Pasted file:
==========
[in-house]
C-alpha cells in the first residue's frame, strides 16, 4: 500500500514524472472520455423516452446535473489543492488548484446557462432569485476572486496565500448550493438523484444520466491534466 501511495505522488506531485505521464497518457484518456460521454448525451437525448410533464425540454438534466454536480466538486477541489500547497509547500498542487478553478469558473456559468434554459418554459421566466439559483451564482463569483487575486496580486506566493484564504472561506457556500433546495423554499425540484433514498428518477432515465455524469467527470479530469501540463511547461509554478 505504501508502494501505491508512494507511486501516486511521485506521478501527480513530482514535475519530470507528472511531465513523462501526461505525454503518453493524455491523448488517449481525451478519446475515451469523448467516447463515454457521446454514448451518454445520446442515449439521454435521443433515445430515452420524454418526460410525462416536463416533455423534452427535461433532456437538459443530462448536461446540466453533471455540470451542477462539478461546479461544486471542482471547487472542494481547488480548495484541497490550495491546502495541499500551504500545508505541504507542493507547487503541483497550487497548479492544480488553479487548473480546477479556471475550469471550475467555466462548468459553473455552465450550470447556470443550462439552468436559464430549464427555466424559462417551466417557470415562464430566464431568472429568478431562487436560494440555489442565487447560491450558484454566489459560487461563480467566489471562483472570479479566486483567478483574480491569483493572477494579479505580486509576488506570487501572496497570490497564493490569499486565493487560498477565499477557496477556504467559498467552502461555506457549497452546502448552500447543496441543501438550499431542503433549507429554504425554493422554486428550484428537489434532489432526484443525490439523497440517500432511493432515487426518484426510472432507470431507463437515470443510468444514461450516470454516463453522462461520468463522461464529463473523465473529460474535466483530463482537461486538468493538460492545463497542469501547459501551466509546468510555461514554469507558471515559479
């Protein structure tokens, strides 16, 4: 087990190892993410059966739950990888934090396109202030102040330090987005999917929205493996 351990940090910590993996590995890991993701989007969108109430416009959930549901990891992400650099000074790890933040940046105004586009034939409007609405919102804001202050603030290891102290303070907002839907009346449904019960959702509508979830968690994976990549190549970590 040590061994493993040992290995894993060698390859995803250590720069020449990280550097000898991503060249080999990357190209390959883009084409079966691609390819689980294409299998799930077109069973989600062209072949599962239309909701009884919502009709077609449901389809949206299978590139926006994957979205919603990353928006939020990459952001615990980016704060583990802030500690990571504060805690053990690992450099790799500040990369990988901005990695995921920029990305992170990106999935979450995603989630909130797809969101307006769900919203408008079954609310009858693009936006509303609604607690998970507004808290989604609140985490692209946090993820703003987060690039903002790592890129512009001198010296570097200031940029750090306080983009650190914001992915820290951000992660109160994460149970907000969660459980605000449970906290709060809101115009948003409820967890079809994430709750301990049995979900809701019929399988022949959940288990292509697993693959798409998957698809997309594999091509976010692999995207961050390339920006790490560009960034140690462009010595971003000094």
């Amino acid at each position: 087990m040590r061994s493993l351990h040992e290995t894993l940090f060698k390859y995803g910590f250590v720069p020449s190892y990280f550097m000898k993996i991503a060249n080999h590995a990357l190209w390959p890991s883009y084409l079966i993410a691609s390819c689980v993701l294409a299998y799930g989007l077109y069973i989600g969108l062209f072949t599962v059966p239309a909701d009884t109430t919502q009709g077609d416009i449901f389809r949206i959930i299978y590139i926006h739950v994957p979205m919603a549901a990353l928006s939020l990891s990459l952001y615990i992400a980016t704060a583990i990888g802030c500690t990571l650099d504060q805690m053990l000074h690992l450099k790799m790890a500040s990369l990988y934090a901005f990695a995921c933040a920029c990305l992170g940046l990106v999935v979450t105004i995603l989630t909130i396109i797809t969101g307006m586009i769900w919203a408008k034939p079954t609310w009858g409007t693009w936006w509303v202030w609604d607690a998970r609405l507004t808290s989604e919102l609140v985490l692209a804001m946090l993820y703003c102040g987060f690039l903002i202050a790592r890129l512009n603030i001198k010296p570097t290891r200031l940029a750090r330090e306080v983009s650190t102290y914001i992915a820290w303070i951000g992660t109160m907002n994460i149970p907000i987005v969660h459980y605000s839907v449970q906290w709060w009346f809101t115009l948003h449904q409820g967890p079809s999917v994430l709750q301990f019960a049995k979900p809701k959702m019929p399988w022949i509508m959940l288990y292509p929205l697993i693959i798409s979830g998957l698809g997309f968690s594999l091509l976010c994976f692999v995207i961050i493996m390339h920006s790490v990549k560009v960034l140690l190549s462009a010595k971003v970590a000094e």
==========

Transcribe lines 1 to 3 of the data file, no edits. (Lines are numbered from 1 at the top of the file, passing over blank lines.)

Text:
[in-house]
C-alpha cells in the first residue's frame, strides 16, 4: 500500500514524472472520455423516452446535473489543492488548484446557462432569485476572486496565500448550493438523484444520466491534466 501511495505522488506531485505521464497518457484518456460521454448525451437525448410533464425540454438534466454536480466538486477541489500547497509547500498542487478553478469558473456559468434554459418554459421566466439559483451564482463569483487575486496580486506566493484564504472561506457556500433546495423554499425540484433514498428518477432515465455524469467527470479530469501540463511547461509554478 505504501508502494501505491508512494507511486501516486511521485506521478501527480513530482514535475519530470507528472511531465513523462501526461505525454503518453493524455491523448488517449481525451478519446475515451469523448467516447463515454457521446454514448451518454445520446442515449439521454435521443433515445430515452420524454418526460410525462416536463416533455423534452427535461433532456437538459443530462448536461446540466453533471455540470451542477462539478461546479461544486471542482471547487472542494481547488480548495484541497490550495491546502495541499500551504500545508505541504507542493507547487503541483497550487497548479492544480488553479487548473480546477479556471475550469471550475467555466462548468459553473455552465450550470447556470443550462439552468436559464430549464427555466424559462417551466417557470415562464430566464431568472429568478431562487436560494440555489442565487447560491450558484454566489459560487461563480467566489471562483472570479479566486483567478483574480491569483493572477494579479505580486509576488506570487501572496497570490497564493490569499486565493487560498477565499477557496477556504467559498467552502461555506457549497452546502448552500447543496441543501438550499431542503433549507429554504425554493422554486428550484428537489434532489432526484443525490439523497440517500432511493432515487426518484426510472432507470431507463437515470443510468444514461450516470454516463453522462461520468463522461464529463473523465473529460474535466483530463482537461486538468493538460492545463497542469501547459501551466509546468510555461514554469507558471515559479
């Protein structure tokens, strides 16, 4: 087990190892993410059966739950990888934090396109202030102040330090987005999917929205493996 351990940090910590993996590995890991993701989007969108109430416009959930549901990891992400650099000074790890933040940046105004586009034939409007609405919102804001202050603030290891102290303070907002839907009346449904019960959702509508979830968690994976990549190549970590 040590061994493993040992290995894993060698390859995803250590720069020449990280550097000898991503060249080999990357190209390959883009084409079966691609390819689980294409299998799930077109069973989600062209072949599962239309909701009884919502009709077609449901389809949206299978590139926006994957979205919603990353928006939020990459952001615990980016704060583990802030500690990571504060805690053990690992450099790799500040990369990988901005990695995921920029990305992170990106999935979450995603989630909130797809969101307006769900919203408008079954609310009858693009936006509303609604607690998970507004808290989604609140985490692209946090993820703003987060690039903002790592890129512009001198010296570097200031940029750090306080983009650190914001992915820290951000992660109160994460149970907000969660459980605000449970906290709060809101115009948003409820967890079809994430709750301990049995979900809701019929399988022949959940288990292509697993693959798409998957698809997309594999091509976010692999995207961050390339920006790490560009960034140690462009010595971003000094």